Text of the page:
Patient-reported and spouse-reported toxicity after radical prostatectomy, EBRT, and brachytherapy was prospectively collected and reported descriptively by Sanda and colleagues. In this study, 1201 patients and 625 spouses reported on quality of life measures before and after treatment. After prostatectomy, urinary incontinence was observed, but urinary irradiation and obstruction improved, particularly in men with large prostates. No substantive bowel toxicity occurred in patients undergoing prostatectomy. Patients undergoing either EBRT or brachytherapy experienced symptoms of urinary irradiation and obstruction, but these symptoms improved with time. Quality of life in patients receiving hormonal therapy along with radiation therapy appeared to be worse among multiple domains.5 All 3 groups experienced quality of life impairment related to sexual dysfunction; it is important to note, however, that sexual function was rated as a “big problem” at 1 year by 26%, 16%, and 16% of patients undergoing prostatectomy, EBRT, and brachytherapy, respectively.
Chen et al62 examined the impact of radical prostatectomy, EBRT, and brachytherapy on patient-reported urinary, bowel, and sexual symptoms after accounting for baseline function. Three-year outcomes in the 409 reviewed patients revealed that baseline function had a significant impact on toxicity. Specifically, those with normal baseline function experienced a greater increase in symptoms. Patients who had severe obstructive/irritative urinary symptoms at baseline experienced improvement in these symptoms with treatment, particularly prostatectomy.
Lu et al63 correlated rectal morbidity with 3-DCRT to the rectal surface area irradiated instead of volume and noted that morbidity increased significantly when more than 20% of the area was irradiated to at least 65 Gy. Dale et al64 reported a correlation of late rectal effects with higher doses delivered to small-volume fractions as shown on the dose-volume histogram, suggesting a more serial organization of the rectal tissue architecture than previously reported. Erectile dysfunction can be a significant treatment side effect affecting quality of life. Data from RTOG 9406, a dose-escalation trial, demonstrates that penile bulb dose plays an important role in potency rates. Patients with median penile bulb doses ≥52.5 Gy had higher impotency rates compared with those with doses below 52.5 Gy (P=0.039).65 The incidence of erectile dysfunction depends on a patient’s potency before prostate radiation, along with the time point and method in which potency is measured. Several series reported impotency rates ranging from 30% to 45%, which increases with time in patient’s potency before radiation therapy.66–68 Alemozaffar et al69 reported prospectively obtained erectile dysfunction outcomes after prostatectomy, EBRT, or brachytherapy. They showed that on multivariate analysis preservation of erectile function after EBRT seems to be associated with better pretreatment sexual function, avoidance of hormonal therapy, and a lower PSA level; brachytherapy patients were more likely to have preserved erectile function when they had better pretreatment sexual function, were younger, were African American, or when they had lower body-mass indices.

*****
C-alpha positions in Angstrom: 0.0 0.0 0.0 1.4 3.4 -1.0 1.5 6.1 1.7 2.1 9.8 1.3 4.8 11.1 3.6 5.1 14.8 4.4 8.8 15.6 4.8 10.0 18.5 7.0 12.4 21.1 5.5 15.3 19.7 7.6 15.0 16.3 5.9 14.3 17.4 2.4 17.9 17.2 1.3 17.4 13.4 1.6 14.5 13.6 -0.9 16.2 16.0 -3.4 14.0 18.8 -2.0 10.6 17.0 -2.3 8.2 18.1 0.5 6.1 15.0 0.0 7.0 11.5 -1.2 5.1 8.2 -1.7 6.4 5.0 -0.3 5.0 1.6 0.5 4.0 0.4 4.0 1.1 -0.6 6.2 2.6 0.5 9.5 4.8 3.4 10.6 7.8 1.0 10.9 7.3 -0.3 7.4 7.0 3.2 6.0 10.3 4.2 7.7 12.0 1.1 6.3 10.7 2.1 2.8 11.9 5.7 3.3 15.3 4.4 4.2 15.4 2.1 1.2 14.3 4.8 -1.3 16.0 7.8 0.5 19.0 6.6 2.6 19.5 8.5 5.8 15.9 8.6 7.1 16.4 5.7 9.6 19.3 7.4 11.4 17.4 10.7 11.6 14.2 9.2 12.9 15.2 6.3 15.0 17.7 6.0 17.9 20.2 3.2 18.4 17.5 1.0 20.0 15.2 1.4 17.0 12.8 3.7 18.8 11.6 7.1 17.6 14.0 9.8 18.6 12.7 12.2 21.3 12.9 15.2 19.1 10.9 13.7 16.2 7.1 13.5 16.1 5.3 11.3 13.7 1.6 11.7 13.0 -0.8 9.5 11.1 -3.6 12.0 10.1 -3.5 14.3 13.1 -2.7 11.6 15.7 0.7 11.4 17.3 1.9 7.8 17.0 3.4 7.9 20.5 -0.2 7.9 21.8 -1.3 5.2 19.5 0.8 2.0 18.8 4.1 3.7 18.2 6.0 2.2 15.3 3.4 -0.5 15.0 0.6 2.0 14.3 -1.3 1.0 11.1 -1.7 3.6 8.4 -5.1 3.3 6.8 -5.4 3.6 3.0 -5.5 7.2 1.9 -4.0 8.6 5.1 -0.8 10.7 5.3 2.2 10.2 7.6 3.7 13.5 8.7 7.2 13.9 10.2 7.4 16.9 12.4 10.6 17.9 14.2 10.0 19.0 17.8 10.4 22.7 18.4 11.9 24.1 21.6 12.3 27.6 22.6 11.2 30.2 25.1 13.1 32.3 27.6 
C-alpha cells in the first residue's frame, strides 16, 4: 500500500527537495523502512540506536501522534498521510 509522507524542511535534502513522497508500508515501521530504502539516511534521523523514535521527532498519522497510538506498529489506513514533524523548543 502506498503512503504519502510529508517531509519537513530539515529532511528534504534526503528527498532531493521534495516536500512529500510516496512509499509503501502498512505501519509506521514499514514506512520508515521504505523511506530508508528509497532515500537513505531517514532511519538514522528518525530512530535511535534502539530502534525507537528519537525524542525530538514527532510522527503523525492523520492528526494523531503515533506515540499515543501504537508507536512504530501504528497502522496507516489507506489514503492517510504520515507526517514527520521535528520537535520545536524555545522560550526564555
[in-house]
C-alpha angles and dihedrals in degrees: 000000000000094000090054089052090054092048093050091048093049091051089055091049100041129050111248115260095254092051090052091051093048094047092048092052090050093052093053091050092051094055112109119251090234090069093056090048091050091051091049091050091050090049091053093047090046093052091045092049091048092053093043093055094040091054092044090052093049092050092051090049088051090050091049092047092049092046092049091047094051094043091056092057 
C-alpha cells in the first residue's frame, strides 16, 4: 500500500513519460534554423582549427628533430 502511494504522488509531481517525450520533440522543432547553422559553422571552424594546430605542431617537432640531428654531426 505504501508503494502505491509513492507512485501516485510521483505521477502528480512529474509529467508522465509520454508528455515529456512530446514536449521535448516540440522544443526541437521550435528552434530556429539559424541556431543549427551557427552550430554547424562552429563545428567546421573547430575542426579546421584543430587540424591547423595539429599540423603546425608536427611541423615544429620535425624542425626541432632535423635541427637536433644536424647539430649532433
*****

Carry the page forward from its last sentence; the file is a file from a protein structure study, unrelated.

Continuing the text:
The use of oral erectogenic agents such as sildenafil has shown a benefit, more so in radiation patients in comparison with patients undergoing radical prostatectomy.70,71 Weber et al71 demonstrated a 76% improvement in erectile function with the use of sildenafil over a 5-week interval.
Leg, scrotal, or penile edema is extremely rare in patients treated with irradiation alone (<1%), but depending on the extent of lymph node dissection its incidence ranges from 10% to 30% in patients receiving “oral erectogenic agents.”58
PSA IN POSTTREATMENT EVALUATION
In 2005, an ASTRO consensus conference was held to establish an improved definition for biochemical failure after EBRT for prostate cancer. This conference was held in Phoenix, therefore the definition is referred to as the “Phoenix definition.” The original ASTRO definition of 3 consecutive rises after a nadir was abandoned in favor of the panel recommendation that a rise of 2 ng/mL or more above the nadir PSA level should be considered biochemical failure after EBRT with or without ADT. The importance of adequate follow-up was also stressed in patients treated without hormonal therapy.72
Presently, PSA failure has not been shown to be a surrogate for clinical progression or survival. Jhaveri et al73 found similar overall survival rates in patients with biochemical failure compared with patients with biochemical control with 10-year follow-up. However, using Prentice’s Criteria, one study suggested that a posttreatment PSA doubling time <3 months is a surrogate for prostate cancer mortality, with a median time to prostate cancer death of 6 years after the surrogate endpoint was reached.74 Similarly, Freedland et al75 also found in the Johns Hopkins data that a PSA doubling time of <3 months was highly associated with prostate cancer death within 6 years. Further studies are needed to validate this as a potential surrogate marker for death in clinical trials.
POSITIVE BIOPSY OF THE PROSTATE AFTER DEFINITIVE RADIATION THERAPY